An exception is a runtime error or warning condition, which can be predefined or user-defined. Predefined exceptions are raised implicitly (automatically) by the runtime system. User-defined exceptions must be raised explicitly by RAISE statements. To handle raised exceptions, you write separate routines called exception handlers.

When in a method, compiler finds some errors during program execution, it creates an object and throws it to the runtime system. This object is called as ‘exception object’.

** creating an exception object and throws to the runtime system is called as ‘Throwing an exception’.
** Exceptions can be handled. But an error can’t. Exceptions generally handled by the exception handler.

Exception Handler – the runtime system searches for ‘call stack’ for a method which contains a block of code that can be handled that particular exception. This block of code known as ‘exception handler’.

There are two types of exceptions are there –
a. Checked exceptions – this exception generated during compilation time. Checked exceptions are also known as compile-time exceptions as these exceptions are checked by the compiler during the compilation process to confirm whether the exception is handled by the programmer or not. If not, then the system displays a compilation error. For example, SQLException, IOException, InvocationTargetException, and ClassNotFoundException.
b. Unchecked exceptions – this exception generated during run time.The unchecked exceptions are those exceptions that occur during the execution of the program. Hence they are also referred to as Runtime exceptions. These exceptions are generally ignored during the compilation process. They are not checked while compiling the program. In java, exception and error occurs for Throwable class.

Let’sunderstand, what the difference between exception and error is.

can be solvedcan’t be solved
generate on runtime/compile timegenerate on runtime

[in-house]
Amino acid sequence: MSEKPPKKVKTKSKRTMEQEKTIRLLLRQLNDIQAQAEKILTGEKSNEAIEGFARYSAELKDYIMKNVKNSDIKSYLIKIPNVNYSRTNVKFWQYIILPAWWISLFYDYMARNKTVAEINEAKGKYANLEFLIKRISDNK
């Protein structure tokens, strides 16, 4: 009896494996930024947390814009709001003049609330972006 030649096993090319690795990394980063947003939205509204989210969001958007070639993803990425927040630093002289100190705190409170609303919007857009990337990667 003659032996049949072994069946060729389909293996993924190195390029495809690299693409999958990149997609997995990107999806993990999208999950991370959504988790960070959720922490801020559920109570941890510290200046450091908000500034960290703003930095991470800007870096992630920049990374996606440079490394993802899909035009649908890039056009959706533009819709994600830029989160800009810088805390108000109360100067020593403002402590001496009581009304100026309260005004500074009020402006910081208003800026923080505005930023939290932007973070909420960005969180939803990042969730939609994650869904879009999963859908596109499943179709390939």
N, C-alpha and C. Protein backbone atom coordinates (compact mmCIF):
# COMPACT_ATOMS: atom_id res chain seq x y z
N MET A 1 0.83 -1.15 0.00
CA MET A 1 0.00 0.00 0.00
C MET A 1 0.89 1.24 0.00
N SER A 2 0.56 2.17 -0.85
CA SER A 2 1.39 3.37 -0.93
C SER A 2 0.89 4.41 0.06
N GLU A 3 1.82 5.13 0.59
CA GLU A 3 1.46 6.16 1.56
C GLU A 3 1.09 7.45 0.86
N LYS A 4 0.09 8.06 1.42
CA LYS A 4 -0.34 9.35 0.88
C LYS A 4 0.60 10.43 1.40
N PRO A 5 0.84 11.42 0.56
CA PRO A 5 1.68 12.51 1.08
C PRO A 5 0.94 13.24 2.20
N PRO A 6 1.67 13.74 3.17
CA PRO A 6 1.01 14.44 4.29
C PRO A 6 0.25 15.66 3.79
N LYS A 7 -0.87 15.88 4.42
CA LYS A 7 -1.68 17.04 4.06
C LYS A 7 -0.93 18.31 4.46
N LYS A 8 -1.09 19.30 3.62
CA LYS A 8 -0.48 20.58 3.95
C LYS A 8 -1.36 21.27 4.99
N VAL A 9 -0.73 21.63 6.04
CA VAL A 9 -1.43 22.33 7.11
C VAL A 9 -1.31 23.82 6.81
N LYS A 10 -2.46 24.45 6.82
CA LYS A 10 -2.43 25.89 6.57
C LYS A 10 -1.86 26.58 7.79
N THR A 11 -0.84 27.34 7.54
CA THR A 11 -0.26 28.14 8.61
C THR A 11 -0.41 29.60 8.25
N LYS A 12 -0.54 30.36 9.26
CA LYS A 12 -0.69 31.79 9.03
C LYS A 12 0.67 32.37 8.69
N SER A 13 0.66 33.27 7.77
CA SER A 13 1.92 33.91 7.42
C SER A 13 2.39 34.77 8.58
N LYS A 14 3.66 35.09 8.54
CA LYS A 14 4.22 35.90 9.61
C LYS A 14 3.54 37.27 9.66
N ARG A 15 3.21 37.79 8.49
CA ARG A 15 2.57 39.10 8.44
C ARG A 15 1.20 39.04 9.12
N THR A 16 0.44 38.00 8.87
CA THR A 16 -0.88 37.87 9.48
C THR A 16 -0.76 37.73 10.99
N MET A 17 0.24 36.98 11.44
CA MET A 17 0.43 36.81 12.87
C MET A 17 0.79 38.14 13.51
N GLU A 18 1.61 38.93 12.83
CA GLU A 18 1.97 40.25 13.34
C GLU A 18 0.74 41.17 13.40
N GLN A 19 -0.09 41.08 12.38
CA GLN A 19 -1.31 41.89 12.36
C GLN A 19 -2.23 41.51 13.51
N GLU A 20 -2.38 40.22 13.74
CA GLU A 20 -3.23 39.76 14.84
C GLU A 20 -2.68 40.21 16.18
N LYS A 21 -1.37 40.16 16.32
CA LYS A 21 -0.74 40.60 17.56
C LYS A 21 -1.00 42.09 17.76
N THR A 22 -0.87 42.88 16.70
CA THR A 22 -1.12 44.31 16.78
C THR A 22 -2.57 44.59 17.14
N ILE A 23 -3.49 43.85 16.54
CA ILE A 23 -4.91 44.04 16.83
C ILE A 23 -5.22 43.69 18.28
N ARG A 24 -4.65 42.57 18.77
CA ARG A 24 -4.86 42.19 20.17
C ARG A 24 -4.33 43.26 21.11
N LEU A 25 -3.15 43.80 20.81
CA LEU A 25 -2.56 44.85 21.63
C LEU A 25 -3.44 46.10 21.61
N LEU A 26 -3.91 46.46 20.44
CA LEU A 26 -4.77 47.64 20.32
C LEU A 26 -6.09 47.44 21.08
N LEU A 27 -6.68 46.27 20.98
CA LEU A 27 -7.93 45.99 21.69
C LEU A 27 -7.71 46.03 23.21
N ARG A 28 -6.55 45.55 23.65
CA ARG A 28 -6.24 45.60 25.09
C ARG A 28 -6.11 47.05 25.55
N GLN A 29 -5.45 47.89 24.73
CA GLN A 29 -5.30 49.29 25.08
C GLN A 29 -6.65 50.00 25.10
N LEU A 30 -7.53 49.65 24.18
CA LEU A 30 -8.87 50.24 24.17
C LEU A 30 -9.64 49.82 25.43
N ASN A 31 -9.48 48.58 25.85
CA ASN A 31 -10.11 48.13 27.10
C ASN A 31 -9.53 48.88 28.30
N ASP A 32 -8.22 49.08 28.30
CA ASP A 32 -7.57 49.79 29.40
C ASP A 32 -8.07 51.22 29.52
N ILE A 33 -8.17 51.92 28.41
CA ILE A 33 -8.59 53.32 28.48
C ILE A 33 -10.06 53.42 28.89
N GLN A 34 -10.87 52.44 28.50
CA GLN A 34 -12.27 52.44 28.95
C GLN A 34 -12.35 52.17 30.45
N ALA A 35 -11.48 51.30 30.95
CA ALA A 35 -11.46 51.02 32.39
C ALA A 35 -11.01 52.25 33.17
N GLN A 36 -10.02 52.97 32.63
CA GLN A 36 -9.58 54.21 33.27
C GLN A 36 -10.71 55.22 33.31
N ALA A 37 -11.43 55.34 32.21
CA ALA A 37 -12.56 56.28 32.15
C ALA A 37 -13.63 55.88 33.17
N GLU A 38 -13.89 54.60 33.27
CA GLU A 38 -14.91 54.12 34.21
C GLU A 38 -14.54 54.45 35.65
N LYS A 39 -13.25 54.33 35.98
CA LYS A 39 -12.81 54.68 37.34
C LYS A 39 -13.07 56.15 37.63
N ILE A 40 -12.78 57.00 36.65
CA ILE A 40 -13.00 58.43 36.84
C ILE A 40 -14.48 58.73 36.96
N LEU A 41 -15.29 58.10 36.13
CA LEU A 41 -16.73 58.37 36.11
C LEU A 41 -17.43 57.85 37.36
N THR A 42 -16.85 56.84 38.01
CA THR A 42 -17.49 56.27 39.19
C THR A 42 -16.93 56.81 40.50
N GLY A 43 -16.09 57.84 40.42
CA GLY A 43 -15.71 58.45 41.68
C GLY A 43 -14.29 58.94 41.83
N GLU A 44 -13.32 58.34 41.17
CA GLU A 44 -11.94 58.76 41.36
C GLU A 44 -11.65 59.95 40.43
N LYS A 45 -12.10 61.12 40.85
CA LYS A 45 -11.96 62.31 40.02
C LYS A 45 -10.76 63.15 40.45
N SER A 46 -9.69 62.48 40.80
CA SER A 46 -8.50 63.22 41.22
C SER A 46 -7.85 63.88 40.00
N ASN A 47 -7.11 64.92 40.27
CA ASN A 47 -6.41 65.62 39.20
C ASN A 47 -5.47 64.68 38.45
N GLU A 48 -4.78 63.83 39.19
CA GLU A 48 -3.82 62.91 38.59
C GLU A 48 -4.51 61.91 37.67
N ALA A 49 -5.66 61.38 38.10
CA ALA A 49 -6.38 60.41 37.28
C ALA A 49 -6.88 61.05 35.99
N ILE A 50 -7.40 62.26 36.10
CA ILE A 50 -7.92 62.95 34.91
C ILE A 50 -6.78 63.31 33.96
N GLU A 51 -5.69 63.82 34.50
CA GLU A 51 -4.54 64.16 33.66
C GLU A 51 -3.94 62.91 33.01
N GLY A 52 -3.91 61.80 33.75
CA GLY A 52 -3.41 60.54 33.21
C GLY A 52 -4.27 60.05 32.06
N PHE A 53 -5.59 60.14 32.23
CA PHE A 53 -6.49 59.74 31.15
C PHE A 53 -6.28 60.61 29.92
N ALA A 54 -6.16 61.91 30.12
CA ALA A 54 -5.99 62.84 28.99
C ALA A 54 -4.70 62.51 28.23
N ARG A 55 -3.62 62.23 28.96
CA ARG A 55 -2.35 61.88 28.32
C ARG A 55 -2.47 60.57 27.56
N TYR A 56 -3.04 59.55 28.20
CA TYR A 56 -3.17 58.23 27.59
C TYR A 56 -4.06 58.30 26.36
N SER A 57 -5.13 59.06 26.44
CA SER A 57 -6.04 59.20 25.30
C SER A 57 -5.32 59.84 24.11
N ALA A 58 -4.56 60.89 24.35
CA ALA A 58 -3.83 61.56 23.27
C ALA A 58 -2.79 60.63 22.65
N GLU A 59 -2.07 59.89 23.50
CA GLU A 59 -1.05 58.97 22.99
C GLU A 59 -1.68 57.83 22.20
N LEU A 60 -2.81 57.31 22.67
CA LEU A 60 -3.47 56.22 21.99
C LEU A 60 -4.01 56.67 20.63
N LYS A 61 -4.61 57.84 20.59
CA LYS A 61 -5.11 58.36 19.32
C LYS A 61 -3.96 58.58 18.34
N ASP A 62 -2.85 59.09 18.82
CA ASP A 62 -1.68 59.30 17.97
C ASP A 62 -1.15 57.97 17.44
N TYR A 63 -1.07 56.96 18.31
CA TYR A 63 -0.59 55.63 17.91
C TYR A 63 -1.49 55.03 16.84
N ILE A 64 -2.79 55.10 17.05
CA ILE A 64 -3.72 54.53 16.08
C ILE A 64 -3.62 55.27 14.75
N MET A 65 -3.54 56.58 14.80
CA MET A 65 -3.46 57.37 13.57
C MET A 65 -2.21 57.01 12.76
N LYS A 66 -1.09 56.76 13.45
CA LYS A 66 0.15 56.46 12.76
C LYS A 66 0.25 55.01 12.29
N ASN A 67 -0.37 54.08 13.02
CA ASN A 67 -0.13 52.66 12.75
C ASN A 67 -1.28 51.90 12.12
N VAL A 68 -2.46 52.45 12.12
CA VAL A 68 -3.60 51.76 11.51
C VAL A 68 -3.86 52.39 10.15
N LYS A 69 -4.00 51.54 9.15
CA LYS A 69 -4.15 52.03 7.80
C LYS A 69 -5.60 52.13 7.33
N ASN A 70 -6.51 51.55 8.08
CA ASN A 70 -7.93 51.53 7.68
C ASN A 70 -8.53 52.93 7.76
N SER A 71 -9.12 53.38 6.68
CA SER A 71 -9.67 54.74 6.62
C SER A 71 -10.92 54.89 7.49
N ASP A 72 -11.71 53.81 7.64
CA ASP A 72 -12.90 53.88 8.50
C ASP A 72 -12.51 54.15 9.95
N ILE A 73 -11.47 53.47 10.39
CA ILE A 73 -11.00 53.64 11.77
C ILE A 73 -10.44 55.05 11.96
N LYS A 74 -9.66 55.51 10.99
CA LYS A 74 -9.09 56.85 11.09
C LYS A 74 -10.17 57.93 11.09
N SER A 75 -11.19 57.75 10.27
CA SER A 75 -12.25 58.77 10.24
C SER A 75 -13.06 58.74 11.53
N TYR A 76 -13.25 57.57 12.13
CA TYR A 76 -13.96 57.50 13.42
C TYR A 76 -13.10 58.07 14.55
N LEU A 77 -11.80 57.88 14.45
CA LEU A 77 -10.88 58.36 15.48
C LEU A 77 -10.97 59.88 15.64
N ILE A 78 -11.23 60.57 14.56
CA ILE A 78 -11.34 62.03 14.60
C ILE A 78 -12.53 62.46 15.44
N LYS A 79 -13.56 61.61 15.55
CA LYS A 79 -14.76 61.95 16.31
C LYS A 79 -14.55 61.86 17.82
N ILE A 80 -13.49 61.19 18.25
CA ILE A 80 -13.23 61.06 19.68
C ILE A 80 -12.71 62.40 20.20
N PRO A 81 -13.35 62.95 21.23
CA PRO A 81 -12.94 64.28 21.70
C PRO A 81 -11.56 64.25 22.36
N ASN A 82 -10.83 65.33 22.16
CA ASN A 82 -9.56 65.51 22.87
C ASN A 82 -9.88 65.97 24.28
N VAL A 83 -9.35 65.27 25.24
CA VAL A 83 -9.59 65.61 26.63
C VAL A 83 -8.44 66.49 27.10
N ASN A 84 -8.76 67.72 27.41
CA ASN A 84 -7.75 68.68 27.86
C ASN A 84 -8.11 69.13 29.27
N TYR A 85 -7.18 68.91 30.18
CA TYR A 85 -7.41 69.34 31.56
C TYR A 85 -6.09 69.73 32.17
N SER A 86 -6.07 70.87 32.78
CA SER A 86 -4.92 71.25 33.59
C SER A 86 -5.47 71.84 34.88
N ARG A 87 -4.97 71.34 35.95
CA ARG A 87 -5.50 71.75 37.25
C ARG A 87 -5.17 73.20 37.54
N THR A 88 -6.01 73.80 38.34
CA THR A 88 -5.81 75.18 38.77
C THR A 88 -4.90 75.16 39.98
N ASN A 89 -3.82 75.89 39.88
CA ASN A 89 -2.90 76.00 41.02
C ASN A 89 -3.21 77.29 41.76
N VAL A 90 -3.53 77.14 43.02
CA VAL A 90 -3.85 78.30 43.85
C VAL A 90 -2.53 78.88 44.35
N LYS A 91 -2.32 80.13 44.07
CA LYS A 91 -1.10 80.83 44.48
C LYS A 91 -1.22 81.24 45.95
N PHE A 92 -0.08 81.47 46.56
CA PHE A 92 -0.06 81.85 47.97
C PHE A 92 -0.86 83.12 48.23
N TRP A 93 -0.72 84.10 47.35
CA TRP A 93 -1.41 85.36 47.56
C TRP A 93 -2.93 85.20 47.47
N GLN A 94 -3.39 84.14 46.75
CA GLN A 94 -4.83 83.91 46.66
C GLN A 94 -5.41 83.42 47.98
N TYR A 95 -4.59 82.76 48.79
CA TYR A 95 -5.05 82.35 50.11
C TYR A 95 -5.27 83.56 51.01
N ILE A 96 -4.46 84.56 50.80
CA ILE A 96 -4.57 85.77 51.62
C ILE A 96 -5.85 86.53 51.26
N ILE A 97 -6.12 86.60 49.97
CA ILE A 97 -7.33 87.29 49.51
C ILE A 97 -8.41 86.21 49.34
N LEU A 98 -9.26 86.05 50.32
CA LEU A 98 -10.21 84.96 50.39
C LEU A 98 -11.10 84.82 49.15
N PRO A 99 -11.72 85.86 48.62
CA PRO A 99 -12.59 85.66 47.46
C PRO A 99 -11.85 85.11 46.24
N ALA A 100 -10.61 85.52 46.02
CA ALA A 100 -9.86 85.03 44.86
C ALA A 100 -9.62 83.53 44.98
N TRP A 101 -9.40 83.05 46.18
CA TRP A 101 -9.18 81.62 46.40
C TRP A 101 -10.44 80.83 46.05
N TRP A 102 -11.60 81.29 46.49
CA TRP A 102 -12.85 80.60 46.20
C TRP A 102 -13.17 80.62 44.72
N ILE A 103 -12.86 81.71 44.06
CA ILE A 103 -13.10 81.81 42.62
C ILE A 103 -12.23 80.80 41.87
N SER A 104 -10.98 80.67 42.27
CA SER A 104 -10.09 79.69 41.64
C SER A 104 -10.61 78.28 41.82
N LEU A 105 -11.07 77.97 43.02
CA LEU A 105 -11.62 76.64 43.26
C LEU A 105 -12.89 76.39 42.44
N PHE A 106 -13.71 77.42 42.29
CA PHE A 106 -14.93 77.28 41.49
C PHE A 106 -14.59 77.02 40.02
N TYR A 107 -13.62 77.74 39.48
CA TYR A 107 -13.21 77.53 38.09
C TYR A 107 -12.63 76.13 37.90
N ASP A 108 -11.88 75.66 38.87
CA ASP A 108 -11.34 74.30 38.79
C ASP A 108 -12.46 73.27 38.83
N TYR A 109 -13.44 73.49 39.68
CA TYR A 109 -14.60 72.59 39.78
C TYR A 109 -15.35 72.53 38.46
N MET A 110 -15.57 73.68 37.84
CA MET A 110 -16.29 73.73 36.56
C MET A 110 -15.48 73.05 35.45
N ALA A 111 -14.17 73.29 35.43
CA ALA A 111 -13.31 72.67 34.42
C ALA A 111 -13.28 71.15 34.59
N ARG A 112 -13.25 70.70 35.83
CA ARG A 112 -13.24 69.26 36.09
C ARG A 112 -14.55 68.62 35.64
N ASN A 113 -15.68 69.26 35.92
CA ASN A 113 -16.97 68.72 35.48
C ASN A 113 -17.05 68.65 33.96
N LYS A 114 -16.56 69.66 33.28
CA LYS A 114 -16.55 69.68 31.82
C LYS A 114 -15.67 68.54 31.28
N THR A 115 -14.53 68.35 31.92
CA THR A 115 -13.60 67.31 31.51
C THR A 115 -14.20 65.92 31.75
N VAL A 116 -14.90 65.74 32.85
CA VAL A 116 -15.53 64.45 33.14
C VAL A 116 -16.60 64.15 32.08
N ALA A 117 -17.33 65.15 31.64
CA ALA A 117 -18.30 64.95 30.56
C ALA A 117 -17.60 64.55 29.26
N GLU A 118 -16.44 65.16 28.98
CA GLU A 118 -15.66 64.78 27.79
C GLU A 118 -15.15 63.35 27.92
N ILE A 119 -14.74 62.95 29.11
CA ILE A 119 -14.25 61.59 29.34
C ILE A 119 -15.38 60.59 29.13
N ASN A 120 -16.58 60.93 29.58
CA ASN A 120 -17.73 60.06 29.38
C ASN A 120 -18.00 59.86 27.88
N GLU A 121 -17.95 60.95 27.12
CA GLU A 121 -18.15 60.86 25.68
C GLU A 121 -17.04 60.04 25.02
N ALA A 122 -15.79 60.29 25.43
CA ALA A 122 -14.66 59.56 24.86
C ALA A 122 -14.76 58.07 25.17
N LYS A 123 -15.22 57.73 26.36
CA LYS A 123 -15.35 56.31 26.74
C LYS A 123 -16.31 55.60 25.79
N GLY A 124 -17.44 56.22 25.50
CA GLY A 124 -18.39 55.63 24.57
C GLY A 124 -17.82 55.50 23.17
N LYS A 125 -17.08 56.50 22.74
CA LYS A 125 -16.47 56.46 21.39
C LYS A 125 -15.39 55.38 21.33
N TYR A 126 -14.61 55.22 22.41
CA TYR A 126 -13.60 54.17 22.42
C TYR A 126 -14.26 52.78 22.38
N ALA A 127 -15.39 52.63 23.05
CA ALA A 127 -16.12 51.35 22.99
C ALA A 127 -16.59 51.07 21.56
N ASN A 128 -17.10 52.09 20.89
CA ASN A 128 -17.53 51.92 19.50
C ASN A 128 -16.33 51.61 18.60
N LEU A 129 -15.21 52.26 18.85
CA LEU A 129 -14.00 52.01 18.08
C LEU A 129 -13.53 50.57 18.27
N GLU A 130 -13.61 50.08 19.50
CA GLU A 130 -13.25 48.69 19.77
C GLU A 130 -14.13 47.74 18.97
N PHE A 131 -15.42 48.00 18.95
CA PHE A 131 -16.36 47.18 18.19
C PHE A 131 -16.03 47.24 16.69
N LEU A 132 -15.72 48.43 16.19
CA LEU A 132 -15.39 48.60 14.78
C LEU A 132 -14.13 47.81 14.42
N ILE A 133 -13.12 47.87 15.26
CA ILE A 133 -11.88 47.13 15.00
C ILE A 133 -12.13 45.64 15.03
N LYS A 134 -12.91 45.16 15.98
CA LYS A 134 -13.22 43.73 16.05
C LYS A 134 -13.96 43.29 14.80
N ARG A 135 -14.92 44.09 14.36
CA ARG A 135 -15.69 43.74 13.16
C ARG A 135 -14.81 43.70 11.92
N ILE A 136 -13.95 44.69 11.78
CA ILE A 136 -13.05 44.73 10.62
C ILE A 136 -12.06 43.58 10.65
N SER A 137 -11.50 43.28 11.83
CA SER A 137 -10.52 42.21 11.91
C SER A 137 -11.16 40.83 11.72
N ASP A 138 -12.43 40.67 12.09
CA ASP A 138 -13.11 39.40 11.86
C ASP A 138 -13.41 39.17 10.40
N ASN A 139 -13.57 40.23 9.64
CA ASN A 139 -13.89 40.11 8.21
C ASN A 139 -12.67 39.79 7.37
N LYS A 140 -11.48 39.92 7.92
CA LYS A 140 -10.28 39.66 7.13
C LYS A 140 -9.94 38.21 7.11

Creates for programming error.Creates for many reason like system error , out of memory etc.

Exceptions can be handled. But an error can’t.Generally for handling an exception we need to use try-catch block. We will discuss about both of these below along with uses of finally block.

General form of an exception-handling
try {
// block of code to monitor for errors
catch (ExceptionType1 exOb) {
// exception handler for ExceptionType1
catch (ExceptionType2 exOb) {
// exception handler for ExceptionType2
// …
finally {
// block of code to be executed after try block ends

Let’s discuss about keywords of exception handling –

* try block – try block contains program statements that are to be to monitored for exceptions, If an exception occurs within the try block, it is thrown

catch block –contain statements that catch this exception and handle it in some rational manner, System-generated exceptions are automatically thrown by the Java runtime system.

throw –is used to manually throw an exception

•throws –clause is used to specify any exception that is thrown out of a method

finally –block contains code that absolutely must be executed after a try block completes

Exceptions in java while programming is basically bifurcated into two categories such as:

Build-In Exceptions: These are the types of exception which can be caught using already existing java libraries. It is also known as Unchecked Exception or Runtime Exception.

Some of the built-in exceptions are –

Arithmetic Exception